I didn’t like the way they mounted the bottom of the radiator shroud, so I used a piece of aluminum and pop rivets.  The radiator is lifted with the body, but the fan is on the engine, so there is a 2” displacement that you have to compensate for.  When you lift the body, you have to lower the shroud.  Their hardware was great for the top side, so I’m not even showing it.

Here I have extended the heater hose.  Only one needs this treatment.  They recommend emptying the whole cooling system, etc, etc.  I made sure the coolant was cold, then I opened the radiator cap.  With the clamps on the new tube, and the splicing sleeve installed in the new piece,  I pulled the hose, stuck in the new section, and had it back together in no time.  I only lost about 2 tablespoons of fluid, which is less than I would have by draining the radiator.  When the body is lifted, the hose lies flat again, as you can see in the next picture.

The heater hose is flat again, the new grounding block is installed over by the wiper motor, and it’s ready to go.  Be sure you get a good ground when you add that block.  The first time I drove it after I did the job, I needed my wipers, and they wouldn’t work because I had loosened the stud that grounds to the body.  Easy fix, though.

The shifter will sit 2” lower when you lift the body.  I sprung for the extension kit.  Easy to install, and you don’t need to wait for the lift to finish this section.  The next three pictures show the stub sticking out of the transmission and the clamp bolt that holds the shifter on, then the extension mounted, and finally the shifter ready to put the skirt back down again.  I think the throw is a little longer, but the feel is so close to the same as before that I don’t notice a difference.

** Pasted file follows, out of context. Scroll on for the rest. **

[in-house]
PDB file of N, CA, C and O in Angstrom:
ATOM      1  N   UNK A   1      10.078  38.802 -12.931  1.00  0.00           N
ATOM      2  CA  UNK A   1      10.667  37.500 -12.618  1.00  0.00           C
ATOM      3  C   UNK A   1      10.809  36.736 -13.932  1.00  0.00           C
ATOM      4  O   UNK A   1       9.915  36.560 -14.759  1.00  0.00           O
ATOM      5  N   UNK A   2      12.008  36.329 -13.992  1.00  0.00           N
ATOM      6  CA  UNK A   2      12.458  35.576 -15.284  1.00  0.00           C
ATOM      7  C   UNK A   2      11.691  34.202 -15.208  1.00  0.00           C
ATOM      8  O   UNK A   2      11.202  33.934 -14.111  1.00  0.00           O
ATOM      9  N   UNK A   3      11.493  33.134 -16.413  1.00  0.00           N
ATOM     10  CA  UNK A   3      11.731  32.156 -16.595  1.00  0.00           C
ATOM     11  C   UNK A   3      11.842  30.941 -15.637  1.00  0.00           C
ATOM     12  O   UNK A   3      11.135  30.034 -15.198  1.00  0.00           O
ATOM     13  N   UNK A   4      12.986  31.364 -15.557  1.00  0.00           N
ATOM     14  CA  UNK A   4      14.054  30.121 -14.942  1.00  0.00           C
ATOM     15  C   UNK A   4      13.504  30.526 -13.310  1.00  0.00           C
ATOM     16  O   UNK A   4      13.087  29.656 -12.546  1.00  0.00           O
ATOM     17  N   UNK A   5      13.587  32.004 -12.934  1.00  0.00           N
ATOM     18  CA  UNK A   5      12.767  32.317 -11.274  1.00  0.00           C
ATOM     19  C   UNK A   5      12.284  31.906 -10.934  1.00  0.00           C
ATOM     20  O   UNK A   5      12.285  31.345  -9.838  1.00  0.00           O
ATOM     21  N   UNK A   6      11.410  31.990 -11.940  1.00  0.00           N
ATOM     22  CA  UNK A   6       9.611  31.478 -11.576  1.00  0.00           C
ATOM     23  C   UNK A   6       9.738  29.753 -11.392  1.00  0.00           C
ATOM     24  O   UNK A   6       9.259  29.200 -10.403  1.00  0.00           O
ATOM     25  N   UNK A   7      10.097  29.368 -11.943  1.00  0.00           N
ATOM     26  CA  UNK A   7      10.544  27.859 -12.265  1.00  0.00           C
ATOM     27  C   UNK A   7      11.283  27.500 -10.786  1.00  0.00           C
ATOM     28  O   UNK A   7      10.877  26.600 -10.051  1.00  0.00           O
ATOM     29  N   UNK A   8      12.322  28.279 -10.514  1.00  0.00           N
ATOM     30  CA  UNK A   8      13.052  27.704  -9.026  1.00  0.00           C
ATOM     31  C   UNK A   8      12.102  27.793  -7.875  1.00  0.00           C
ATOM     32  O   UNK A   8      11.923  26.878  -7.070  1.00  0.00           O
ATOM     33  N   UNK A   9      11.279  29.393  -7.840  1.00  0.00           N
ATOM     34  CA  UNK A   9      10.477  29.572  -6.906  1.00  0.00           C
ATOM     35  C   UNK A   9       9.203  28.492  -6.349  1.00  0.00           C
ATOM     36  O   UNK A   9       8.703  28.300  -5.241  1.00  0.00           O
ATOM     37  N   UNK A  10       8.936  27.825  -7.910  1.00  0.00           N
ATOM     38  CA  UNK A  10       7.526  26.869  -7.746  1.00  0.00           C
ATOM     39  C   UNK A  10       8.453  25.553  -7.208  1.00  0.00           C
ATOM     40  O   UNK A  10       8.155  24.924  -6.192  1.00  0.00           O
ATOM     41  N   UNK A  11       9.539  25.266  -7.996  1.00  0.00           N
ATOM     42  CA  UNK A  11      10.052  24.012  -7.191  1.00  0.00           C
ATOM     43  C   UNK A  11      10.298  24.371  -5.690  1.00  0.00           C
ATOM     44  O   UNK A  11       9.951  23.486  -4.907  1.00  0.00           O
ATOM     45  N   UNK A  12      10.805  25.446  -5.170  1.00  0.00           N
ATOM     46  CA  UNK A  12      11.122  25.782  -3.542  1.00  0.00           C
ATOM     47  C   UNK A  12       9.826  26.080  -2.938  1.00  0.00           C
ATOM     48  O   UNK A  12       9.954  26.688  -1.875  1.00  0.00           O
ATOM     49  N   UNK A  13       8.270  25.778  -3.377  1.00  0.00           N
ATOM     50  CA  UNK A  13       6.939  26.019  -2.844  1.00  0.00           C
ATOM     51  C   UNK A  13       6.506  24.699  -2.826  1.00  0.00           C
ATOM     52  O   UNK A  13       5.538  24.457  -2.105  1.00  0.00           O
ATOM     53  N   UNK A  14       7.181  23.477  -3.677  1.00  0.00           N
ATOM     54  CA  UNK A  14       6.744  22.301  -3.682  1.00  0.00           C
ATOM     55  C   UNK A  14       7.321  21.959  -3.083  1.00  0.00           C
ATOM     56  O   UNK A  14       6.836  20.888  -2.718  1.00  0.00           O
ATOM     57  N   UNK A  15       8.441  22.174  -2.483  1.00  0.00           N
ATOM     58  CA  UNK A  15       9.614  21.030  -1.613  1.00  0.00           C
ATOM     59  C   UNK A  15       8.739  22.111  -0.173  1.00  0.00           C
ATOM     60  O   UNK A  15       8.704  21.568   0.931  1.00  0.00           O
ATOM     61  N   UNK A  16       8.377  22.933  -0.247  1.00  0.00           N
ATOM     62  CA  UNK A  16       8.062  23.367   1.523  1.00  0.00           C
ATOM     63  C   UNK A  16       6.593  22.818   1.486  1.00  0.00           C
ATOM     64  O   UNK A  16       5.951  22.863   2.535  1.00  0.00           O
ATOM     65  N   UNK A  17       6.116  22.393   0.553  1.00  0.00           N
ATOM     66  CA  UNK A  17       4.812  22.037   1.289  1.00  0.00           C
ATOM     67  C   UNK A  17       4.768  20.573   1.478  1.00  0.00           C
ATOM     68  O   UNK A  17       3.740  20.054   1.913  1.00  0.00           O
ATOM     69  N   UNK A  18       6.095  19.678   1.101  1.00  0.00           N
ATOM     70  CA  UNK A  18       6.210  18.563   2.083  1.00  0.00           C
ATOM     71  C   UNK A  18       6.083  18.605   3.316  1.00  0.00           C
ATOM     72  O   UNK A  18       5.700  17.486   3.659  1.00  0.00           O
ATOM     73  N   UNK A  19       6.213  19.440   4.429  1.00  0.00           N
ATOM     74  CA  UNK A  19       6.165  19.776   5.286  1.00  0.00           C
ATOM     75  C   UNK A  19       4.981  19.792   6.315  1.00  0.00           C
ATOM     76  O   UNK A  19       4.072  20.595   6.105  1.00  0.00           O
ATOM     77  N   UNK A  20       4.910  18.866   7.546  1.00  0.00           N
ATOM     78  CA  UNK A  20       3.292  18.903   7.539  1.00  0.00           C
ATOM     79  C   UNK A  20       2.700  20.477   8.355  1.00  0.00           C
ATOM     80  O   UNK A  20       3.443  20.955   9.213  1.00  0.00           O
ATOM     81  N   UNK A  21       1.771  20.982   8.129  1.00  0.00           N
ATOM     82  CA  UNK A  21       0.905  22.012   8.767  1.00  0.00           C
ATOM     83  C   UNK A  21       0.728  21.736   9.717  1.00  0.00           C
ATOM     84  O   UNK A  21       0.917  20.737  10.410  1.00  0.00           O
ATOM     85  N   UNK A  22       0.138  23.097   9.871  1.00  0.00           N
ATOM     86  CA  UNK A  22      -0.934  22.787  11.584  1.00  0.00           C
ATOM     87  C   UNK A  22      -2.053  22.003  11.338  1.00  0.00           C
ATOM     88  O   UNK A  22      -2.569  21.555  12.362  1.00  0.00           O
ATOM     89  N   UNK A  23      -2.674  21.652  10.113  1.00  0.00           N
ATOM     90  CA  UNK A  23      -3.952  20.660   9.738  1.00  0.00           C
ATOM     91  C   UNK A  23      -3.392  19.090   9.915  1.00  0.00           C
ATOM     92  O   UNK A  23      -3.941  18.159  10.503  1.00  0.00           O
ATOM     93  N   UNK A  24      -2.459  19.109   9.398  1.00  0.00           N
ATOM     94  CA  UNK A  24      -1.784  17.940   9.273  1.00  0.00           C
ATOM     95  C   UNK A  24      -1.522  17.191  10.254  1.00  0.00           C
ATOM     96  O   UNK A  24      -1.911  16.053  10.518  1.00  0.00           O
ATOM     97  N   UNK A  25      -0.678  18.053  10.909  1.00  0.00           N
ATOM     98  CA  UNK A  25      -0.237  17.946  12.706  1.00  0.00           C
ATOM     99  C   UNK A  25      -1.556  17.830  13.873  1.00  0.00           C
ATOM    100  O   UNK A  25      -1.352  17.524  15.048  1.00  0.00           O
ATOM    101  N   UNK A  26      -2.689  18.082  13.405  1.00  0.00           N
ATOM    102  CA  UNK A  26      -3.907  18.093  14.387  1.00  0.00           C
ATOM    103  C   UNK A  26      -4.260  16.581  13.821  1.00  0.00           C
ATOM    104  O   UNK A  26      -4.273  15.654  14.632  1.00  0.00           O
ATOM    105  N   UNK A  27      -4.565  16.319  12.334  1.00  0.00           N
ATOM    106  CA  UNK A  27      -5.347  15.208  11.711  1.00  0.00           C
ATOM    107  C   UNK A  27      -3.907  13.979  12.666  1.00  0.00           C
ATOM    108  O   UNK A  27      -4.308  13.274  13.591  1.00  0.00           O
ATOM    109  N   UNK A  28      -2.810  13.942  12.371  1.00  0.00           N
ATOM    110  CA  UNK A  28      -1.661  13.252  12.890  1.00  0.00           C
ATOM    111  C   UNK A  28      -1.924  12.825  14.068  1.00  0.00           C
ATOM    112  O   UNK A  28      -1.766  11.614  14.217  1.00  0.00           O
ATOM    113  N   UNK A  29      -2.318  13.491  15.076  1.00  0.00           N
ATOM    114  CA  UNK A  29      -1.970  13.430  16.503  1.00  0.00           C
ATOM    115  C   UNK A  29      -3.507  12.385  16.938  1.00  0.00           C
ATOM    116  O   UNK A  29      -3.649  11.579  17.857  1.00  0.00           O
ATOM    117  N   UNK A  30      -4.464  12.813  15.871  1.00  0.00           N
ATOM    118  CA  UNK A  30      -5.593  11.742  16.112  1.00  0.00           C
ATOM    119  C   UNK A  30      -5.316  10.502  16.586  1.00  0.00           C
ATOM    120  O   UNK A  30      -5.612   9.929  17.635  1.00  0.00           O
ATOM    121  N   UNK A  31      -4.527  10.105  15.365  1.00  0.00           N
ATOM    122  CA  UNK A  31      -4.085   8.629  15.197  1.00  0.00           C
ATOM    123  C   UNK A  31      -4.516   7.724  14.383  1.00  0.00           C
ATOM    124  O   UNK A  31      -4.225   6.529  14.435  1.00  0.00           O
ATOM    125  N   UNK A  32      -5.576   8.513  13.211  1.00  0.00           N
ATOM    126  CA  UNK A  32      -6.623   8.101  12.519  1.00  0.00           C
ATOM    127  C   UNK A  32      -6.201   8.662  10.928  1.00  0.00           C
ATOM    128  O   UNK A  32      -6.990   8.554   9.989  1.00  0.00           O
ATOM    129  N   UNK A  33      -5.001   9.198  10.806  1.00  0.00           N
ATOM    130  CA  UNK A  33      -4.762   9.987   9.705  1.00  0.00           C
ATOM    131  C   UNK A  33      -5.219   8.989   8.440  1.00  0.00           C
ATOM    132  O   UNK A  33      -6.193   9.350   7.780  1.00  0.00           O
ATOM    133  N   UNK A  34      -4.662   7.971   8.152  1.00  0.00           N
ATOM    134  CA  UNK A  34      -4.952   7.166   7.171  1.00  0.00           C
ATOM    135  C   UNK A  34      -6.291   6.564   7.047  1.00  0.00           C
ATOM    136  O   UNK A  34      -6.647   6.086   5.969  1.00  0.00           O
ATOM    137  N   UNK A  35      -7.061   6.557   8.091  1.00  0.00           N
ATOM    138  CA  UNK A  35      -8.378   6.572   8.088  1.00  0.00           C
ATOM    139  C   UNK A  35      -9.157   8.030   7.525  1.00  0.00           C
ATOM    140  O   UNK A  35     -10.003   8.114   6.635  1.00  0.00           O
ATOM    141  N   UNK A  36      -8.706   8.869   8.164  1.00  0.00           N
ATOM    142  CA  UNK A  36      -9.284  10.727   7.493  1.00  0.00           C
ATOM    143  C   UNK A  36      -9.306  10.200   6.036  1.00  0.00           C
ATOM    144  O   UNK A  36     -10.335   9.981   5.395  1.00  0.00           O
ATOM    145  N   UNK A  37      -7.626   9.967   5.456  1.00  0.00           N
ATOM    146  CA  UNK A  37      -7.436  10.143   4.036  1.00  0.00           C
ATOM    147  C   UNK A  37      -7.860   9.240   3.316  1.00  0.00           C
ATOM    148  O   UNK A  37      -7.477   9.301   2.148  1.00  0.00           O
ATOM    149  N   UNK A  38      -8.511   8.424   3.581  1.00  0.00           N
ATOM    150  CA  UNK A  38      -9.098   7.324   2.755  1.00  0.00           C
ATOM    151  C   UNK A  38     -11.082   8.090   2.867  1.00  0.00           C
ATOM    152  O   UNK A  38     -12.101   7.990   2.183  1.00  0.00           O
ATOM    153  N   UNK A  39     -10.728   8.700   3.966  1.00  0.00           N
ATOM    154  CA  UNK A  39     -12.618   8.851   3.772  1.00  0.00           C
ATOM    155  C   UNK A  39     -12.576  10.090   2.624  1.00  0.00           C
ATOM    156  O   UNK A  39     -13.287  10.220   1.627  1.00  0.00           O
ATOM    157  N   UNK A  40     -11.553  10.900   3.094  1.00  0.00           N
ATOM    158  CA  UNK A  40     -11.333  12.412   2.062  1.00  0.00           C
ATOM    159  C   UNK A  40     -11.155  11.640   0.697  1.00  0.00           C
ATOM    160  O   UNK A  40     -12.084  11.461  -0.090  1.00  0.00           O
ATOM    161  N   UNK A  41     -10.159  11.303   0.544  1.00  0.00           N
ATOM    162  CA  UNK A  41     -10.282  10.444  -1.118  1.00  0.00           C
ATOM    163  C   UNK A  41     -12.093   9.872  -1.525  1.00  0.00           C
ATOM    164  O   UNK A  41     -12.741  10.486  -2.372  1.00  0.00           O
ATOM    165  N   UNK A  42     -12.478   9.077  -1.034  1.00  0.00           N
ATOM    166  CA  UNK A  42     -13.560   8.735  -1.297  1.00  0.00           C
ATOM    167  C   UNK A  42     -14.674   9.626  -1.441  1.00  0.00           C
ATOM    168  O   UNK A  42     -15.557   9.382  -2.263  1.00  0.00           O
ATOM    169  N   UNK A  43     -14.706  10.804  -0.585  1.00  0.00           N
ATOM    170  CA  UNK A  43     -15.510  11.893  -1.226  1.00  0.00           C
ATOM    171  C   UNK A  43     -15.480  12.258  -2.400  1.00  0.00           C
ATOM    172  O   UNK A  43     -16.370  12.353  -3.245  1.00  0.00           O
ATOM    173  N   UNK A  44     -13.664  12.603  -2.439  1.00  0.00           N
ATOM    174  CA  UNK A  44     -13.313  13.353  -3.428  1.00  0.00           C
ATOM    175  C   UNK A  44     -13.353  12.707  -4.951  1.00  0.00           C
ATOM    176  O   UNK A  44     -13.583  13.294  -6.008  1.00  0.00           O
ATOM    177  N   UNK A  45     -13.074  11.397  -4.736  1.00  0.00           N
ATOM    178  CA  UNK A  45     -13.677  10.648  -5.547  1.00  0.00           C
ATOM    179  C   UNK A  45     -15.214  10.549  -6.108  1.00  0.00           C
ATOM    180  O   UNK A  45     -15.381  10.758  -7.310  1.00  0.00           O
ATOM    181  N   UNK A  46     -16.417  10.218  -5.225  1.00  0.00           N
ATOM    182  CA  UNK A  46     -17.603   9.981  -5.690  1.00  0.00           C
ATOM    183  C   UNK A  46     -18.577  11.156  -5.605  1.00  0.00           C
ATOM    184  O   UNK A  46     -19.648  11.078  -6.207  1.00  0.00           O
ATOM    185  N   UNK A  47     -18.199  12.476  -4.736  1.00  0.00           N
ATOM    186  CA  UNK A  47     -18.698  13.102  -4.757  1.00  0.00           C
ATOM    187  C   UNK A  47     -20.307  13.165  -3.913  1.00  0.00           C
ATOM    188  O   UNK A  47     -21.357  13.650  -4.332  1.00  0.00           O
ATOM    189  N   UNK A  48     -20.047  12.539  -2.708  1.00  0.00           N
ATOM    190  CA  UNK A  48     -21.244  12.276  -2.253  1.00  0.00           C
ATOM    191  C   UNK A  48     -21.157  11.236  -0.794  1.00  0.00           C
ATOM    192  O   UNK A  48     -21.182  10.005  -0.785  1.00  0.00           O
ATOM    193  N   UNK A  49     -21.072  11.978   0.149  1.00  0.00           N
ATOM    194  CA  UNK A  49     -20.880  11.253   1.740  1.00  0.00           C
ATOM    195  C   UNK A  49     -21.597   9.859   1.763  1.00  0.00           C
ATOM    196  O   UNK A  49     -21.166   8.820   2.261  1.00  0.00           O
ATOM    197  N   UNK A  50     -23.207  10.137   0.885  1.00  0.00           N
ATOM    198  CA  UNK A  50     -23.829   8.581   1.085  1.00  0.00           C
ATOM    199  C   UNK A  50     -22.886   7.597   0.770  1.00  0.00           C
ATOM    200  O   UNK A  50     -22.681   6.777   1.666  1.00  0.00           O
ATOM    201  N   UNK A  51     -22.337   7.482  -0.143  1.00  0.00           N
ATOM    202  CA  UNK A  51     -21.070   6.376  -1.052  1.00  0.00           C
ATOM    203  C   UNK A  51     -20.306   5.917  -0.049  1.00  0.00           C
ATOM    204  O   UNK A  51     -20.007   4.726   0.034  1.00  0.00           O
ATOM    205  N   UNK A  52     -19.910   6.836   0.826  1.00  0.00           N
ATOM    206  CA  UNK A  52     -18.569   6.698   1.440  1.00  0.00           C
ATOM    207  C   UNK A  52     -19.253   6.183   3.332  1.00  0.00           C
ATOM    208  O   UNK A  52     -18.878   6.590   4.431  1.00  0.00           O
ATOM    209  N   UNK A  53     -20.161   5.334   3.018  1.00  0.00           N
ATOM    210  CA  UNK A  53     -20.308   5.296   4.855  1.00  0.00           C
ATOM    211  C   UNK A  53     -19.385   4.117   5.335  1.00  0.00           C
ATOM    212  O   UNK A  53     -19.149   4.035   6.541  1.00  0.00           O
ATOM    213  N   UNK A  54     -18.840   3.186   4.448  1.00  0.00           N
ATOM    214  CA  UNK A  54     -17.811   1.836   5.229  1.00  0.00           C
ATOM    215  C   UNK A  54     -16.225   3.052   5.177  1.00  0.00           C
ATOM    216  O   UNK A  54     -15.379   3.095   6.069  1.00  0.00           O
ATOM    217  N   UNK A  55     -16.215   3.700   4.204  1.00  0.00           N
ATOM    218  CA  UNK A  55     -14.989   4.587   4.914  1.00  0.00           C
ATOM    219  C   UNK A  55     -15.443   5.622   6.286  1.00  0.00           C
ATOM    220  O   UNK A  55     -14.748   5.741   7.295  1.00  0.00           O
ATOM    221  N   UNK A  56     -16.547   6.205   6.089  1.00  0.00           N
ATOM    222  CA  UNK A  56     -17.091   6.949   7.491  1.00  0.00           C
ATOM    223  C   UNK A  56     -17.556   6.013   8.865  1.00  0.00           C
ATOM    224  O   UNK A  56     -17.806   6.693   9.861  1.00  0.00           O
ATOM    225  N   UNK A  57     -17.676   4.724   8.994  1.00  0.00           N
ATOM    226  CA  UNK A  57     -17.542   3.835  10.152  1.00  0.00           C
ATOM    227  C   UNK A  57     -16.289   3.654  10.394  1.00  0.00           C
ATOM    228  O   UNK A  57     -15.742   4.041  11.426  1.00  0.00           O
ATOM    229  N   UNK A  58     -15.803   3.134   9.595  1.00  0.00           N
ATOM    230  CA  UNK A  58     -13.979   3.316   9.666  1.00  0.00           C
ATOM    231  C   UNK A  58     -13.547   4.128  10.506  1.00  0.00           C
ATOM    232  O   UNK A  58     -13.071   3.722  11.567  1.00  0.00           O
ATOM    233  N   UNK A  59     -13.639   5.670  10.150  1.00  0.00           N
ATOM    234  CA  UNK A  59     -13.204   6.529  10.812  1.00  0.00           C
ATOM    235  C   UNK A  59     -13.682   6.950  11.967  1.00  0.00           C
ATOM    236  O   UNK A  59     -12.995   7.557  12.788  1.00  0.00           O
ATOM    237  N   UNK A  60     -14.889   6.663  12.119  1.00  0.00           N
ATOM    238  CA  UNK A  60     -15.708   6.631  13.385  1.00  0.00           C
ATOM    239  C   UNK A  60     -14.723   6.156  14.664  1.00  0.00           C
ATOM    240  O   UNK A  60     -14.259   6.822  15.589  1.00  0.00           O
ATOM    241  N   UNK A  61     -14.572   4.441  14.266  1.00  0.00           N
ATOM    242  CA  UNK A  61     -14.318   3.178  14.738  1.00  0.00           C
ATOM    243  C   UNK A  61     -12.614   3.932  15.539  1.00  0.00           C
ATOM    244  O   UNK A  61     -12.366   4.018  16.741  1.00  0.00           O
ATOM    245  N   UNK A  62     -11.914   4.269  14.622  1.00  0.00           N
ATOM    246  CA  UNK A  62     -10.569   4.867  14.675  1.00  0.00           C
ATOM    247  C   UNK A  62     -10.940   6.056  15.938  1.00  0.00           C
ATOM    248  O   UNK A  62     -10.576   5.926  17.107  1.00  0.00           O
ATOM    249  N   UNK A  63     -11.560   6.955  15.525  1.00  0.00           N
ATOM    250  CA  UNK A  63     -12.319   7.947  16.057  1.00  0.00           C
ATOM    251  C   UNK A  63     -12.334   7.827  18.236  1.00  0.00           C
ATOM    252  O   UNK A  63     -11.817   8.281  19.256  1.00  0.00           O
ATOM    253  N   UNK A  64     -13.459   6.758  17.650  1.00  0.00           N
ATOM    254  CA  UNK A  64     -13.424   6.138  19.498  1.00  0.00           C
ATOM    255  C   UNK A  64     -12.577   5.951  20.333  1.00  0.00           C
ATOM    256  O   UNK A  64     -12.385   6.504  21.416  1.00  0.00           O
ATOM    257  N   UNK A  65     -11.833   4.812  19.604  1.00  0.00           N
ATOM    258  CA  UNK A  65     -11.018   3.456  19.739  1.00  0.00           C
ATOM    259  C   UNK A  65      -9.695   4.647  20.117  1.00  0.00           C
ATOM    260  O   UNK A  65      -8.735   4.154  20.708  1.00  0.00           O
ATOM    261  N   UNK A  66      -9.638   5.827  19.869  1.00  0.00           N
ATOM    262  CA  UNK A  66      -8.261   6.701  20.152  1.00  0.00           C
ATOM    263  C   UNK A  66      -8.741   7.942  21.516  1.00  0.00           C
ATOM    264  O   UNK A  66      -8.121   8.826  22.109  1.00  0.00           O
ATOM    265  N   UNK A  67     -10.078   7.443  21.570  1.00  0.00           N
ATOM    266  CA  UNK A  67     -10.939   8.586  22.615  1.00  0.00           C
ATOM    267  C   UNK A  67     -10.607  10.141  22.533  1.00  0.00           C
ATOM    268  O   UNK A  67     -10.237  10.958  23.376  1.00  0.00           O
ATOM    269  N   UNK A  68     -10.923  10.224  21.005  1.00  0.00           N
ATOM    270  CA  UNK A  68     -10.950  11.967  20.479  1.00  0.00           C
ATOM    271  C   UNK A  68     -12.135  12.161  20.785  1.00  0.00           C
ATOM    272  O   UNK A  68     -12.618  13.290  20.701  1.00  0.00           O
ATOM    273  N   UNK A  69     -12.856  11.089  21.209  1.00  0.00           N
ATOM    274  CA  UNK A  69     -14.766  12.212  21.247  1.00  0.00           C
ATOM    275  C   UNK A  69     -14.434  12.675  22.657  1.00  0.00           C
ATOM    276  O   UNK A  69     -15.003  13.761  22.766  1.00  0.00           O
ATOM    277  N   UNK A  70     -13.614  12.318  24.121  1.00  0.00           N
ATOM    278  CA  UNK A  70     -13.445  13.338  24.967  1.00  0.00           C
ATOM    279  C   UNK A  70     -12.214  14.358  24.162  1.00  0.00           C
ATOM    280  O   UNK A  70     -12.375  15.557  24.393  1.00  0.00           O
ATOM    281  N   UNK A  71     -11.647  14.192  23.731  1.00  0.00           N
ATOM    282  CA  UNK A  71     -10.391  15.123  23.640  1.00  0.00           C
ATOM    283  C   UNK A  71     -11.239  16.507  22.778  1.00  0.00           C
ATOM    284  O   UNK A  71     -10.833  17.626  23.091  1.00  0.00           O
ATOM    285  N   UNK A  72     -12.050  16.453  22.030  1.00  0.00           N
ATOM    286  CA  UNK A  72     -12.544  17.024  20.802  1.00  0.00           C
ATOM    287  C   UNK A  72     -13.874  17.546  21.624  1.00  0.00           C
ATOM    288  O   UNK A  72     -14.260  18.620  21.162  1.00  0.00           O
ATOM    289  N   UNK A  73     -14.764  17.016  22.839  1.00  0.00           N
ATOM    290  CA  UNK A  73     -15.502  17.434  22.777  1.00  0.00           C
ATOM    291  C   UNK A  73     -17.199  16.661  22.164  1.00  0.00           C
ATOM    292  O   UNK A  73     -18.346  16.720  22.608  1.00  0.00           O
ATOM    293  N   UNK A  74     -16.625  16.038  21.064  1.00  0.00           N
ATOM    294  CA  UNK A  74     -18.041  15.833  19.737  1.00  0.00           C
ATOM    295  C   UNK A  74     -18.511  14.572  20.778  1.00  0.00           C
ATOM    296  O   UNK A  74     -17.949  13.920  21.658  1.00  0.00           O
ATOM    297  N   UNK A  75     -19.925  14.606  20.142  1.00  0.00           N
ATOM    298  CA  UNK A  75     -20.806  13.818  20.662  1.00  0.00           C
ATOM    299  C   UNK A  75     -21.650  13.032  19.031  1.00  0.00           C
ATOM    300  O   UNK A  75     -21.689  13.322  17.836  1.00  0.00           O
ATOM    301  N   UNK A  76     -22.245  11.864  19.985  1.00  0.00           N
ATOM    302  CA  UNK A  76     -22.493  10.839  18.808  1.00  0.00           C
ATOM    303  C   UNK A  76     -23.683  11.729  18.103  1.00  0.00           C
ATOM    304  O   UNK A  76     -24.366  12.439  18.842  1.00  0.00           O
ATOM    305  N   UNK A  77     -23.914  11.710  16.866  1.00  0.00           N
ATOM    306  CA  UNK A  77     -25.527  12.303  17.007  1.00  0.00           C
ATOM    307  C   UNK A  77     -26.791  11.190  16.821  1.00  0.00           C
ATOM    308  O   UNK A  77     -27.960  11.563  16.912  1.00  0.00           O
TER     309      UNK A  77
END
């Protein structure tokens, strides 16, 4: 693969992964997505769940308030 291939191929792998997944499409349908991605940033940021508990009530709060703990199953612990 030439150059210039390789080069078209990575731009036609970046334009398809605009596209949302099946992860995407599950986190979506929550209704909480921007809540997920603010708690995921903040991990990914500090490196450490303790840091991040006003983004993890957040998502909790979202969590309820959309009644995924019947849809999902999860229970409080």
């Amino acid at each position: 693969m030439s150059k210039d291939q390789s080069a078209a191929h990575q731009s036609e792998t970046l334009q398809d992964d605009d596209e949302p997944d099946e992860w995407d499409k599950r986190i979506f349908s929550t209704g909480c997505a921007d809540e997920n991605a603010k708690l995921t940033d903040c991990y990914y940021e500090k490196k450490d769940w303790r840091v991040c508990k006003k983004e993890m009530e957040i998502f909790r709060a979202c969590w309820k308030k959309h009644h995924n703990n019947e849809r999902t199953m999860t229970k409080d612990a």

Notice the roll pin sticking out the extension piece in front (right side of the picture).  There is also a slot in top of the extension to take the pin in the shifter.  This ensures that you get everything lined up and the way it was before.  This is an easy task, and well worth spending the extra $15 to do.

Looks strange now, but after the body is lifted, it’s a perfect fit.

Speaking of perfect fits, measure this gap carefully so you can re-establish it when you get done.  Should be the same on both sides.  If it’s not for some reason, this is a good chance to fix it.

Lifting the body is an unnatural act!!  It feels … wrong somehow.  Brace it well, and go slow, looking continually for something you forgot to disconnect that you are about to ruin.  After you have cut the old mounts loose, put long bolts through from above on the side you are not lifting so the body doesn’t slide off the frame.  That would be highly inconvenient!!  You can see I put the new mounts and lift block in before I took this picture.  (I’m not about to leave it balanced on the jack just to show how it looks when it falls off!)  Be ready and work smoothly, quickly, and efficiently on this step.

Here you can see the front mount is in place, and the bottom of the mount is on the ground, along with the old pieces and bolts.  This truck isn’t going anywhere for awhile!

Does that look strange or what?